More information

A practical guide to share-based payments. February 2011

A practical guide to share-based payments. February 2011 A practical guide to share-based payments February 2011 Contents Page Introduction 2 Questions and answers 3 1. Scope of IFRS 2 6 2. Identifying share-based payments in a business combination or joint

More information

Governmental Accounting Standards Series

Governmental Accounting Standards Series NO. 324-B MARCH 2012 Governmental Accounting Standards Series Statement No. 66 of the Governmental Accounting Standards Board Technical Corrections 2012 an amendment of GASB Statements No. 10 and No. 62

More information

Health Care Entities (Topic 954)

Health Care Entities (Topic 954) No. 2011-07 July 2011 Entities (Topic 954) Presentation and Disclosure of Patient Service Revenue, Provision for Bad Debts, and the Allowance for Doubtful Accounts for Certain Entities a consensus of the

More information

Business Combinations (Topic 805)

Business Combinations (Topic 805) No. 2010-29 December 2010 Business Combinations (Topic 805) Disclosure of Supplementary Pro Forma Information for Business Combinations a consensus of the FASB Emerging Issues Task Force The FASB Accounting

More information

IFRS Practice Issues: Replacement of a share-based payment in a business combination. May 2010

IFRS Practice Issues: Replacement of a share-based payment in a business combination. May 2010 IFRS Practice Issues: Replacement of a share-based payment in a business combination Foreword IFRS 3 Business Combinations as revised in 2008 and the amendments made to IFRS 2 Share-based Payment by IFRS

More information

Share-based payment awards settled net of tax withholdings

Share-based payment awards settled net of tax withholdings IFRS Interpretations Committee Meeting Staff Paper Agenda reference 14 Date September 2010 Project Topic IFRS 2 Share-based Payment Share-based payment awards settled net of tax withholdings Objective

More information

Investments Equity Method and Joint Ventures (Topic 323)

Investments Equity Method and Joint Ventures (Topic 323) No. 2016-07 March 2016 Investments Equity Method and Joint Ventures (Topic 323) Simplifying the Transition to the Equity Method of Accounting An Amendment of the FASB Accounting Standards Codification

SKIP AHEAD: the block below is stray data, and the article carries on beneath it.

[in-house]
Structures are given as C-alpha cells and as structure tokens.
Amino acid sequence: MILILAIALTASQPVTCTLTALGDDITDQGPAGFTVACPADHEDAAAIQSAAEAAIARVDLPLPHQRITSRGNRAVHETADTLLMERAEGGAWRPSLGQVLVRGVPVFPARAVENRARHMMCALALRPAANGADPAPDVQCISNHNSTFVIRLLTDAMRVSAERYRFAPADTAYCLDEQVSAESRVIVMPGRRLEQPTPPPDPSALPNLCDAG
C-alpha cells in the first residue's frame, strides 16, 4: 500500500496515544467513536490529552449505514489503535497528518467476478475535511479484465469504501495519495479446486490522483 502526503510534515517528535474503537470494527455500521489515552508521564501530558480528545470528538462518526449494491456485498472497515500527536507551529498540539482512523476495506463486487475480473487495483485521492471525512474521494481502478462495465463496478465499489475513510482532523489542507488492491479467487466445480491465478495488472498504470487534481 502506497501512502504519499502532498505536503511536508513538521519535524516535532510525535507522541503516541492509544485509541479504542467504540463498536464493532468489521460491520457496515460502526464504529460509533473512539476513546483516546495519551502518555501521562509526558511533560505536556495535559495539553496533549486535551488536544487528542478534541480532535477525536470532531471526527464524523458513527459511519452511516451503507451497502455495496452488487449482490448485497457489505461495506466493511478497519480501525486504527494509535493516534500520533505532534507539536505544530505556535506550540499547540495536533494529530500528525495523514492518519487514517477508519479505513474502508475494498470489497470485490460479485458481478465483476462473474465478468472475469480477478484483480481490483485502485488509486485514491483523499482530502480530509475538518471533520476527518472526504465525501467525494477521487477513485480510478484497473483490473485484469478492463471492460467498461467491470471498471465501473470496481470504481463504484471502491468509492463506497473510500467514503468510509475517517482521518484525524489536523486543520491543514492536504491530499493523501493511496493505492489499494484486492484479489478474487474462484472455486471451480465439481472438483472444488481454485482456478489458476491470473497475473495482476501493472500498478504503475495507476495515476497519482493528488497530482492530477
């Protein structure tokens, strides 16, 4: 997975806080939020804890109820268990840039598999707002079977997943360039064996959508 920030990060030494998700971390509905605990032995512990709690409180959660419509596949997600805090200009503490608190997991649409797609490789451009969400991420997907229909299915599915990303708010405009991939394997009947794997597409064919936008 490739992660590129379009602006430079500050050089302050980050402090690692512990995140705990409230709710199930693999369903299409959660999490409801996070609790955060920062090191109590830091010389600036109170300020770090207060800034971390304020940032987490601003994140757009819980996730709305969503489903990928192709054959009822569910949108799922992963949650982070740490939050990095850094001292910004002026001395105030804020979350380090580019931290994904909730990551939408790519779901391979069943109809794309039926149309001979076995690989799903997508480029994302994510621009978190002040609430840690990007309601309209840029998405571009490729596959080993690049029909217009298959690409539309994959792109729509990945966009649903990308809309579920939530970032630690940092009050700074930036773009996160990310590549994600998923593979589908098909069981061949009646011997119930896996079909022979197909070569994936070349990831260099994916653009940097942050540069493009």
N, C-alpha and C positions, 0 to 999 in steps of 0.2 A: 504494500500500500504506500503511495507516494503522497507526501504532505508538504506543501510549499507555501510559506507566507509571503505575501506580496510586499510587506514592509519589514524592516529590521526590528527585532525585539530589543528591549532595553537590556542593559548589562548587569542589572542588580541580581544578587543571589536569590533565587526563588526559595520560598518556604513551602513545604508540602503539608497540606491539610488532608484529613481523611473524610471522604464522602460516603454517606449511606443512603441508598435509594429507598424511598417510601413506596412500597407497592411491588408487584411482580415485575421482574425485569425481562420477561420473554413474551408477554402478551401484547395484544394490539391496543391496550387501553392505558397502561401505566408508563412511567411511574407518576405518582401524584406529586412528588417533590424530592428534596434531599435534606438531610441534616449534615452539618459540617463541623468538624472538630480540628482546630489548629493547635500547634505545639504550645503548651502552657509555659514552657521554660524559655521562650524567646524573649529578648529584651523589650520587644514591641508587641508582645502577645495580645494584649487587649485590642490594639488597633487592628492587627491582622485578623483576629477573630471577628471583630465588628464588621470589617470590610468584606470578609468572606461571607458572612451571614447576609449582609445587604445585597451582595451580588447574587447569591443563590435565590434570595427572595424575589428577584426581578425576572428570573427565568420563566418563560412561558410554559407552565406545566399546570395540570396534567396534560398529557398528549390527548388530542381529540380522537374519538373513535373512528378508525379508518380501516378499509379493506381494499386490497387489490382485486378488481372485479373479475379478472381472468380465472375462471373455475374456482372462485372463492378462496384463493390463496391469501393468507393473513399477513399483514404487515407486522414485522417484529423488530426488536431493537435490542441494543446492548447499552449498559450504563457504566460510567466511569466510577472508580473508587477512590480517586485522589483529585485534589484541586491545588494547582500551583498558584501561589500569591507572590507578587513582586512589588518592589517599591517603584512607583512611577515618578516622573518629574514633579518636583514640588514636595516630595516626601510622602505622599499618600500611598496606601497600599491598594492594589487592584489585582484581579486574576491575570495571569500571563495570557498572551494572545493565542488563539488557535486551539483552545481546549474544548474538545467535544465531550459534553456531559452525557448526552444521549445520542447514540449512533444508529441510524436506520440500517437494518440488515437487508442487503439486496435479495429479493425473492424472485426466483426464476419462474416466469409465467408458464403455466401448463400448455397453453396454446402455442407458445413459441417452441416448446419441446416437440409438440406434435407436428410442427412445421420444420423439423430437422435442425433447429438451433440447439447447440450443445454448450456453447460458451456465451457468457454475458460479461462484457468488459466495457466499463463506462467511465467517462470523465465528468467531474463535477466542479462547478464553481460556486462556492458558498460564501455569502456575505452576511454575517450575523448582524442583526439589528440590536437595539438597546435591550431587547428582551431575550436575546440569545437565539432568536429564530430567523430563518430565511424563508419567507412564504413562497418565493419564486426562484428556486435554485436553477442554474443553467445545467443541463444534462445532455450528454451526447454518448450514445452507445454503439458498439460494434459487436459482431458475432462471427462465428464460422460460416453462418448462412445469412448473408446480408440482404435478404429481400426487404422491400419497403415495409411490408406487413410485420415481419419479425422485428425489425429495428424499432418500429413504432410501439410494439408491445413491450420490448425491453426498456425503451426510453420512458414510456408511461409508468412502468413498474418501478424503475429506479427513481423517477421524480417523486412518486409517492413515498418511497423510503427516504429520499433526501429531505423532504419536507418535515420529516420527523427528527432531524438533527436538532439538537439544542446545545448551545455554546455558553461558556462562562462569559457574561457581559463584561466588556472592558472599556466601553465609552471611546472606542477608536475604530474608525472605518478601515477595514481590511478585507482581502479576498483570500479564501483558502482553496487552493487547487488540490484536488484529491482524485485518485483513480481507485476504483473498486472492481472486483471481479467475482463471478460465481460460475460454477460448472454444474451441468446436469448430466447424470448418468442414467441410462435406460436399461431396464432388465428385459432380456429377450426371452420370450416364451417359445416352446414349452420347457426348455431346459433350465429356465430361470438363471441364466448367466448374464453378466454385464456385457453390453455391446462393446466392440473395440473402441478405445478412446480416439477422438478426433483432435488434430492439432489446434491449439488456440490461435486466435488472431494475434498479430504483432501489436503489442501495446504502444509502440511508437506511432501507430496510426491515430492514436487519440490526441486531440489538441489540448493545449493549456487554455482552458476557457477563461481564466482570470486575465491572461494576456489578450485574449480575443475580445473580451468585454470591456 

More information

Narrow-scope amendments to IFRS 2 Share-based Payment Share-based payments settled net of tax withholdings

Narrow-scope amendments to IFRS 2 Share-based Payment Share-based payments settled net of tax withholdings IASB Agenda ref 12E STAFF PAPER IASB Meeting Project Paper topic 17-21 February 2014 Narrow-scope amendments to IFRS 2 Share-based Payment Share-based payments settled net of tax withholdings CONTACT(S)

More information

QUINSAM CAPITAL CORPORATION INTERIM FINANCIAL STATEMENTS FOR THE THIRD QUARTER ENDED SEPTEMBER 30, 2015 (UNAUDITED AND EXPRESSED IN CANADIAN DOLLARS)

QUINSAM CAPITAL CORPORATION INTERIM FINANCIAL STATEMENTS FOR THE THIRD QUARTER ENDED SEPTEMBER 30, 2015 (UNAUDITED AND EXPRESSED IN CANADIAN DOLLARS) INTERIM FINANCIAL STATEMENTS FOR THE THIRD QUARTER ENDED SEPTEMBER 30, (UNAUDITED AND EXPRESSED IN CANADIAN DOLLARS) NOTICE TO READER Under National Instrument 51-102, Part 4, subsection 4.3(3) (a), if

More information

Share-based payment. Debt/Equity IFRIC In the pipeline Other news Open for comments. Effective dates. combinations. IFRS News

Share-based payment. Debt/Equity IFRIC In the pipeline Other news Open for comments. Effective dates. combinations. IFRS News IFRS News Welcome to IFRS News a quarterly update from the Grant Thornton International IFRS team. IFRS News offers a summary of the more significant developments in International Financial Reporting Standards

More information

Business Combinations

Business Combinations HKFRS 3 (Revised) Revised July November 2014 Effective for annual periods beginning on or after 1 July 2009 Hong Kong Financial Reporting Standard 3 (Revised) Business Combinations COPYRIGHT Copyright

More information

Not-for-Profit Entities (Topic 958)

Not-for-Profit Entities (Topic 958) No. 2013-06 April 2013 Not-for-Profit Entities (Topic 958) Services Received from Personnel of an Affiliate a consensus of the FASB Emerging Issues Task Force An Amendment of the FASB Accounting Standards

More information

Ind AS 102 Share-based Payments

Ind AS 102 Share-based Payments Ind AS 102 Share-based Payments Mayur Ankolekar Consulting Actuary Current Issues in Pension Seminar at Mumbai The Institute of Actuaries of India August 21, 2015 Page 1 Session Objectives 1. To appreciate

More information

Consolidated and other financial statements

Consolidated and other financial statements Financial reporting developments A comprehensive guide Consolidated and other financial statements Noncontrolling interests, combined financial statements, and parent company financial statements Revised

More information